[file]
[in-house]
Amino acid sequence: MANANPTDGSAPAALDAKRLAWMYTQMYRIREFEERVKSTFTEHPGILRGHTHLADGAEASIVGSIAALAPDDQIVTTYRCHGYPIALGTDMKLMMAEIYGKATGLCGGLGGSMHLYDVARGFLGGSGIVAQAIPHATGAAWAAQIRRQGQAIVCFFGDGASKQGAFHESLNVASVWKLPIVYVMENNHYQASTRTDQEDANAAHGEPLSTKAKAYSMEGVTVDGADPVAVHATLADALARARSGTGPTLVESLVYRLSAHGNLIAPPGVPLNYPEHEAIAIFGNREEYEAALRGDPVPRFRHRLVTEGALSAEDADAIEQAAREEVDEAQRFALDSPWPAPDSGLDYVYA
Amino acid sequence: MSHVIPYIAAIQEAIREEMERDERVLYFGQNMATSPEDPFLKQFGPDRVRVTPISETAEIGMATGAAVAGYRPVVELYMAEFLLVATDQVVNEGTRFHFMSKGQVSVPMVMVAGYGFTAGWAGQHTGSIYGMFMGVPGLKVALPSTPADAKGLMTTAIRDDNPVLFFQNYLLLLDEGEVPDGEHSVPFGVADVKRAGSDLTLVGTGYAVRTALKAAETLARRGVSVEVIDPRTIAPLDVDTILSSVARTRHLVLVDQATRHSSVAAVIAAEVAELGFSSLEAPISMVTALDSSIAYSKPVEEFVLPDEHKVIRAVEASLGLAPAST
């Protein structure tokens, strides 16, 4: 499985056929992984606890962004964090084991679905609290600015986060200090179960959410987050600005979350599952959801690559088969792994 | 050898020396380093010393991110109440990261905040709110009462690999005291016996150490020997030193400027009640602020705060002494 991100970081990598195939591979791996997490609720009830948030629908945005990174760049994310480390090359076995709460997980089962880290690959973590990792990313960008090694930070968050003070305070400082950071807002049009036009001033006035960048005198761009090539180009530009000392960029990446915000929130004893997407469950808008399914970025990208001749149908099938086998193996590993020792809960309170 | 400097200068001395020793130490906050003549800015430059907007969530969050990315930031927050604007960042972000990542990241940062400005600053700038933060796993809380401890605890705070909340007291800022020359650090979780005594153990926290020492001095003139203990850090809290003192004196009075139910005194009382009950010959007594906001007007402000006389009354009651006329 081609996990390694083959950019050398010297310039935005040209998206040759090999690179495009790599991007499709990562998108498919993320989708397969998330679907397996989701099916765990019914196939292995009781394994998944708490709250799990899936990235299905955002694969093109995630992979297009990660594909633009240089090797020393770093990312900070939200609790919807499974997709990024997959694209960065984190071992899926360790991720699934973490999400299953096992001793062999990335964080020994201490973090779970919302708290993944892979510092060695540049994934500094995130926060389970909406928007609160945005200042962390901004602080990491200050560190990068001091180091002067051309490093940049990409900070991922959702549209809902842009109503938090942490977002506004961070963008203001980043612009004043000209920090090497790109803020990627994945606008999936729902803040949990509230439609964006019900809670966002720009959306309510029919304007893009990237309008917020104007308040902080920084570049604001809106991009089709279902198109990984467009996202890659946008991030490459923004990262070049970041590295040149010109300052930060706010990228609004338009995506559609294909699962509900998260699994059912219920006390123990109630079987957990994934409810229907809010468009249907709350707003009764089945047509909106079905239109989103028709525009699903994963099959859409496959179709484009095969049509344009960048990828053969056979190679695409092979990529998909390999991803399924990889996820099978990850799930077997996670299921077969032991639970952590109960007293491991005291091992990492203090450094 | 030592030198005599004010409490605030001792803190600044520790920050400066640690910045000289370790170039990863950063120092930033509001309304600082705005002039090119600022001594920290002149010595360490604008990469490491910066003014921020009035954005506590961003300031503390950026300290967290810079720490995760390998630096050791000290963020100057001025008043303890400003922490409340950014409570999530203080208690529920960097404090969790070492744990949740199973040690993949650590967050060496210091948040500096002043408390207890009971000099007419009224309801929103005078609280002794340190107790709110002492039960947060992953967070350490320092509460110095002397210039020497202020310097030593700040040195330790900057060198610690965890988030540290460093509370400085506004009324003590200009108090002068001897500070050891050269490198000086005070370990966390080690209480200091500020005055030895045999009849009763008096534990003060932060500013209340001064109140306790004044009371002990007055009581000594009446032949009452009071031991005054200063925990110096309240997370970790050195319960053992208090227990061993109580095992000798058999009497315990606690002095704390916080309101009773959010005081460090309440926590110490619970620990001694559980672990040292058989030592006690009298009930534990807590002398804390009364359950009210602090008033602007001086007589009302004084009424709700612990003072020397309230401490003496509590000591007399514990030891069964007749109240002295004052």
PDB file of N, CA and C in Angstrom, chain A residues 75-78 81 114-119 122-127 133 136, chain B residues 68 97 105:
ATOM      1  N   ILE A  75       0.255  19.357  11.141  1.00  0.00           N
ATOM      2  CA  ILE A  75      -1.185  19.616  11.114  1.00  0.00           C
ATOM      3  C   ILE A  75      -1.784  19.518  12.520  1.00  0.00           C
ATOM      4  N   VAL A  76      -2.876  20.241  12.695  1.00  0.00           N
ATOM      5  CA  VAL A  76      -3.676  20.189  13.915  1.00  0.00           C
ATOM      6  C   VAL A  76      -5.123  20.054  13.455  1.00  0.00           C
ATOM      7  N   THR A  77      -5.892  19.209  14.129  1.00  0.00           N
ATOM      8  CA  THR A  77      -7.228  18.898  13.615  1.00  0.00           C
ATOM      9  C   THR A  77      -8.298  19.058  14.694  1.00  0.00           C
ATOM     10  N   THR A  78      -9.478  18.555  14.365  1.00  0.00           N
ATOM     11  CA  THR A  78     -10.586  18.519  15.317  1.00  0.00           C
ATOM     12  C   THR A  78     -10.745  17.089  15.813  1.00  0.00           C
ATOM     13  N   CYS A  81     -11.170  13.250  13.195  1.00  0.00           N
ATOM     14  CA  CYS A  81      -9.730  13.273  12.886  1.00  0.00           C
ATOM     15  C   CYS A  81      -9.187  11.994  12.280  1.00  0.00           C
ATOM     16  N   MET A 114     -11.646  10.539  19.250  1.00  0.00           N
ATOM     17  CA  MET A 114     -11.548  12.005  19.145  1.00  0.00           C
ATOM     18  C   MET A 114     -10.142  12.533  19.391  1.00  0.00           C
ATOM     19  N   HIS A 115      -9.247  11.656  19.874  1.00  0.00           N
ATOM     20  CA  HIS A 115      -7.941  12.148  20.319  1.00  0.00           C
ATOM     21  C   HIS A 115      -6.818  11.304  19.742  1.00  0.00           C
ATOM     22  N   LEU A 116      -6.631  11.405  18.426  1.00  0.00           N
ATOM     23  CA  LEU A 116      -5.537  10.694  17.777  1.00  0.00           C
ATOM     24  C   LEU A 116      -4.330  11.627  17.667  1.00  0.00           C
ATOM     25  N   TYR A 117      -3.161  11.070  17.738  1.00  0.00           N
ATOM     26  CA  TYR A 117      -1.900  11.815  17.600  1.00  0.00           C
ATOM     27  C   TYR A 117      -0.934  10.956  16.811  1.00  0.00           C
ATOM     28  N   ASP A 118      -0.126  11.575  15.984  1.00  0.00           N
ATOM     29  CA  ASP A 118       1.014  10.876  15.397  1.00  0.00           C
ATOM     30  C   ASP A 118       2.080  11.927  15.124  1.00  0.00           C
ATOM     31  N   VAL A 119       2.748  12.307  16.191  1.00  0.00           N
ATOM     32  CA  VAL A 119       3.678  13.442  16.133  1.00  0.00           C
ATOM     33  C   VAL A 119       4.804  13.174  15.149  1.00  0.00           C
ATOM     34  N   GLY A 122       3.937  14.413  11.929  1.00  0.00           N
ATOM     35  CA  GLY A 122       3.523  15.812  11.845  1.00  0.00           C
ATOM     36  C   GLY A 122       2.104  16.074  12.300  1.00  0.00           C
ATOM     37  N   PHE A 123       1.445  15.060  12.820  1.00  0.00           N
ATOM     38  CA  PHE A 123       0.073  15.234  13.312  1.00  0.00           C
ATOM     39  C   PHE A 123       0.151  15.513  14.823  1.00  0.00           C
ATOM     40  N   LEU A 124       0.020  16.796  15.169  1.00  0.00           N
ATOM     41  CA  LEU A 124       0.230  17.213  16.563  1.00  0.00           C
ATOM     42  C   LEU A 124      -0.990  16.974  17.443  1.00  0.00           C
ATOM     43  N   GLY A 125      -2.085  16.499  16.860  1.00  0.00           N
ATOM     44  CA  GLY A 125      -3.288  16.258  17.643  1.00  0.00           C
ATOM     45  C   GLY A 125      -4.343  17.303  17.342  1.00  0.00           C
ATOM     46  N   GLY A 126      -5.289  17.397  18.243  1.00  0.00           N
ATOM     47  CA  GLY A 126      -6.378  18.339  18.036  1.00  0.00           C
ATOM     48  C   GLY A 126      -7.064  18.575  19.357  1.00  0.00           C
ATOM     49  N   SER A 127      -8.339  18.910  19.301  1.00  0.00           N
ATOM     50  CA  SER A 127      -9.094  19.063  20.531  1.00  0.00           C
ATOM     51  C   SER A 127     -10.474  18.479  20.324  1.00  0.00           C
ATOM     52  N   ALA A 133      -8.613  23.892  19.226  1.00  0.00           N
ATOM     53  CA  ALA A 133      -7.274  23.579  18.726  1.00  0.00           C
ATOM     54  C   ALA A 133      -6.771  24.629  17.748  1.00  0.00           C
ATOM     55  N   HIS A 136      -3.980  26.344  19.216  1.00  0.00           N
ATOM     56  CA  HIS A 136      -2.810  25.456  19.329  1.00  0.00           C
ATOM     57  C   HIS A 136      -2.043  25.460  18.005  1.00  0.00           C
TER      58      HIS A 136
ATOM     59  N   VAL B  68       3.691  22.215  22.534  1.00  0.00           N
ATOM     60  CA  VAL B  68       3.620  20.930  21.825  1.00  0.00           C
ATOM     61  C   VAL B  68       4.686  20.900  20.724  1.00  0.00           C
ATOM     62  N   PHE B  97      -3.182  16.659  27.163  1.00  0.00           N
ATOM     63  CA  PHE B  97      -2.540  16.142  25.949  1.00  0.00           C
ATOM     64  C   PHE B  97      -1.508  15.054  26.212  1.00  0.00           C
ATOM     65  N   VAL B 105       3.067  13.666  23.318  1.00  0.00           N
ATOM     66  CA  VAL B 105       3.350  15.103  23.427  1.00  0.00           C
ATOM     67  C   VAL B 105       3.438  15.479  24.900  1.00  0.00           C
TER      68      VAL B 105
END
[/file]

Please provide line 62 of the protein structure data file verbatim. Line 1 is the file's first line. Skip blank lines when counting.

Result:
ATOM     57  C   HIS A 136      -2.043  25.460  18.005  1.00  0.00           C